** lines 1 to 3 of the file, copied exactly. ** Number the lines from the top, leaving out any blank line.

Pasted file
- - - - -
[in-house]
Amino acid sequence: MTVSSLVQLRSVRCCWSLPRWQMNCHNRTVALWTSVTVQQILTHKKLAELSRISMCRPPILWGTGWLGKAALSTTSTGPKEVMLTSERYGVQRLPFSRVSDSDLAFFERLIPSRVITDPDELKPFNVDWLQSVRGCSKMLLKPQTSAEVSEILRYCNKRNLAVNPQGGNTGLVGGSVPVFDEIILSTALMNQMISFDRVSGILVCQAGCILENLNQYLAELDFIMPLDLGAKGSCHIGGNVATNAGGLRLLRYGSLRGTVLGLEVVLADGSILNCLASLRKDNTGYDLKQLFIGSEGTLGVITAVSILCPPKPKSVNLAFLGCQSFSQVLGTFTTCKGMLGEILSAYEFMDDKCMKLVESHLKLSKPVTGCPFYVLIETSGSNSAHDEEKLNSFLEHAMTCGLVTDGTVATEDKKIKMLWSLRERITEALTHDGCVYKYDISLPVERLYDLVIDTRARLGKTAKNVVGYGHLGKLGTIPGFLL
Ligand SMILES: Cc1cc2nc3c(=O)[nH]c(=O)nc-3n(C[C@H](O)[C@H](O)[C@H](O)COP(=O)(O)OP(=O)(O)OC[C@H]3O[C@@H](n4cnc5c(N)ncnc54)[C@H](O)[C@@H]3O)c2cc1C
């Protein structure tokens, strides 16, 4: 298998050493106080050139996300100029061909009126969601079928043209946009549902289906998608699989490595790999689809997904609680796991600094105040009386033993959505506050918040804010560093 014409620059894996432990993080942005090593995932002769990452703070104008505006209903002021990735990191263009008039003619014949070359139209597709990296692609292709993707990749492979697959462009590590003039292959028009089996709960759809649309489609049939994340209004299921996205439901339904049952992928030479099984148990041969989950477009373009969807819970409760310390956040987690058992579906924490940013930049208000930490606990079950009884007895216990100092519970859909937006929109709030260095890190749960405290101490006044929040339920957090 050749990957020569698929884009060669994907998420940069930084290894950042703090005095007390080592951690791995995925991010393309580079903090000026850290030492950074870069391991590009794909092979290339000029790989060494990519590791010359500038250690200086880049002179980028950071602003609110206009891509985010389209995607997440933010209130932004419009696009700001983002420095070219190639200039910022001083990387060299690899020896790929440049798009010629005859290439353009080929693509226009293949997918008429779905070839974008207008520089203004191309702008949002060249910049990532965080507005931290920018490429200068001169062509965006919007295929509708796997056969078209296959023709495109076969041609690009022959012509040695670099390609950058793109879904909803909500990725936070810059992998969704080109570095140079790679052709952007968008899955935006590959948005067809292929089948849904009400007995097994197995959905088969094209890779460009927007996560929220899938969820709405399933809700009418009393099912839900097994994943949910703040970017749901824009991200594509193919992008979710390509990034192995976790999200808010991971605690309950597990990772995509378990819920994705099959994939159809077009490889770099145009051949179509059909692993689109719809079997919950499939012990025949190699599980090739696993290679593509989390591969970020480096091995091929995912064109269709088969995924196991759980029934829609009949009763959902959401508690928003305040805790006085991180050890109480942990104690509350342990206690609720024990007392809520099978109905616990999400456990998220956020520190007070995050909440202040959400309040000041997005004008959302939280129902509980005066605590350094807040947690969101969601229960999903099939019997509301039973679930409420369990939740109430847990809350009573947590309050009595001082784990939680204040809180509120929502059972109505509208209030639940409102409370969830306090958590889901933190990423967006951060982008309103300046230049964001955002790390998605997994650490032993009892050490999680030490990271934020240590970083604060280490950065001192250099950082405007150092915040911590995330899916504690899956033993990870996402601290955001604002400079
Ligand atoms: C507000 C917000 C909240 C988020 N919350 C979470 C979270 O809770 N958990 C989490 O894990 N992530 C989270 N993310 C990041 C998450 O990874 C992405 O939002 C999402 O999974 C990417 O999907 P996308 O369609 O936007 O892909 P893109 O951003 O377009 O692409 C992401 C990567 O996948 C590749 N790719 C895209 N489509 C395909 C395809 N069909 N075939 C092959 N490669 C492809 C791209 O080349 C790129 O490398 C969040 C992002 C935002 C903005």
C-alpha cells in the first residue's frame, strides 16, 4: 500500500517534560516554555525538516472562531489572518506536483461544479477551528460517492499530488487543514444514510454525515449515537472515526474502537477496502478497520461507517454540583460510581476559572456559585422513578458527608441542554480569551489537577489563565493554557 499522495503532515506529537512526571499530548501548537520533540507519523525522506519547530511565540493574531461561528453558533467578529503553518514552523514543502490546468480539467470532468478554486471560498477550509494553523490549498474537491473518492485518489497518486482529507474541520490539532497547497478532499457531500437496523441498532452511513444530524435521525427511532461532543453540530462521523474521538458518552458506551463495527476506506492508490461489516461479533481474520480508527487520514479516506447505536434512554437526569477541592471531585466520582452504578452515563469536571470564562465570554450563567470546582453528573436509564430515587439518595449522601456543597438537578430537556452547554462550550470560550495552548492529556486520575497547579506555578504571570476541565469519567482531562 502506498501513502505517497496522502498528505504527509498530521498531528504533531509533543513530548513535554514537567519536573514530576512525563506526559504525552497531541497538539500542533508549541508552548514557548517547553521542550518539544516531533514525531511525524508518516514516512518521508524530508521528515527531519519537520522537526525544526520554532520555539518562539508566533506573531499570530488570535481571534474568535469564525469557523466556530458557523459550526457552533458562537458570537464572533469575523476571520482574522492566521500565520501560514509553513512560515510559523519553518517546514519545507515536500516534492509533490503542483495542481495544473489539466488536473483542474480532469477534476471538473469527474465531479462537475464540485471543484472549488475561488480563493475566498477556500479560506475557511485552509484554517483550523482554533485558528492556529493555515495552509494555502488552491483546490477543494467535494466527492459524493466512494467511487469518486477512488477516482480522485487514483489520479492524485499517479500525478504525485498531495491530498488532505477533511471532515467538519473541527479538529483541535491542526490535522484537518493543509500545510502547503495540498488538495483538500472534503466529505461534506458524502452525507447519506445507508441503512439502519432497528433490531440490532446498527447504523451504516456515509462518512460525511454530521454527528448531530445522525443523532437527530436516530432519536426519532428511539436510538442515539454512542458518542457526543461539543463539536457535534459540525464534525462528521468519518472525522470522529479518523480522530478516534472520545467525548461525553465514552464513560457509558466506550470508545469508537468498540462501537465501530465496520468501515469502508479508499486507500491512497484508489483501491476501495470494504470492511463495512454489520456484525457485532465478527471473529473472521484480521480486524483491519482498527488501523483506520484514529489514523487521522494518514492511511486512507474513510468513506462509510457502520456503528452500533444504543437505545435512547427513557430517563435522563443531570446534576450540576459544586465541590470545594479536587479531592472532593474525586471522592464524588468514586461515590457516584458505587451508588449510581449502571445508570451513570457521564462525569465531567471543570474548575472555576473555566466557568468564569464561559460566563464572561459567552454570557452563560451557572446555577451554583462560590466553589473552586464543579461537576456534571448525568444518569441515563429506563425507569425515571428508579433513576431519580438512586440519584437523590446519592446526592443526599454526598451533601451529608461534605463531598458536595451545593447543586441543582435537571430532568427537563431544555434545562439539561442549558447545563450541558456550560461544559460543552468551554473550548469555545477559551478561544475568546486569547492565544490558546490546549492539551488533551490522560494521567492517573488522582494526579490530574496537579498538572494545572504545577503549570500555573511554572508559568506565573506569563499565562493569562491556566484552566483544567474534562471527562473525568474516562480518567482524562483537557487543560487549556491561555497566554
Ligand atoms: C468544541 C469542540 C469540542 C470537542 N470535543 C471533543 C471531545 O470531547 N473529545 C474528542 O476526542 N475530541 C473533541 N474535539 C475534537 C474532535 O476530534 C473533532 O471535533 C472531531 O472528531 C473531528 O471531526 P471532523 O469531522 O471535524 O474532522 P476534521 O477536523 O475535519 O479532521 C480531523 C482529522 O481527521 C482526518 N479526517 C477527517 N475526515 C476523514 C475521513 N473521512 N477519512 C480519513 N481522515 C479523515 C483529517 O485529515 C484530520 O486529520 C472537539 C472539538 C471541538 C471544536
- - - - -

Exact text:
[in-house]
Amino acid sequence: MTVSSLVQLRSVRCCWSLPRWQMNCHNRTVALWTSVTVQQILTHKKLAELSRISMCRPPILWGTGWLGKAALSTTSTGPKEVMLTSERYGVQRLPFSRVSDSDLAFFERLIPSRVITDPDELKPFNVDWLQSVRGCSKMLLKPQTSAEVSEILRYCNKRNLAVNPQGGNTGLVGGSVPVFDEIILSTALMNQMISFDRVSGILVCQAGCILENLNQYLAELDFIMPLDLGAKGSCHIGGNVATNAGGLRLLRYGSLRGTVLGLEVVLADGSILNCLASLRKDNTGYDLKQLFIGSEGTLGVITAVSILCPPKPKSVNLAFLGCQSFSQVLGTFTTCKGMLGEILSAYEFMDDKCMKLVESHLKLSKPVTGCPFYVLIETSGSNSAHDEEKLNSFLEHAMTCGLVTDGTVATEDKKIKMLWSLRERITEALTHDGCVYKYDISLPVERLYDLVIDTRARLGKTAKNVVGYGHLGKLGTIPGFLL
Ligand SMILES: Cc1cc2nc3c(=O)[nH]c(=O)nc-3n(C[C@H](O)[C@H](O)[C@H](O)COP(=O)(O)OP(=O)(O)OC[C@H]3O[C@@H](n4cnc5c(N)ncnc54)[C@H](O)[C@@H]3O)c2cc1C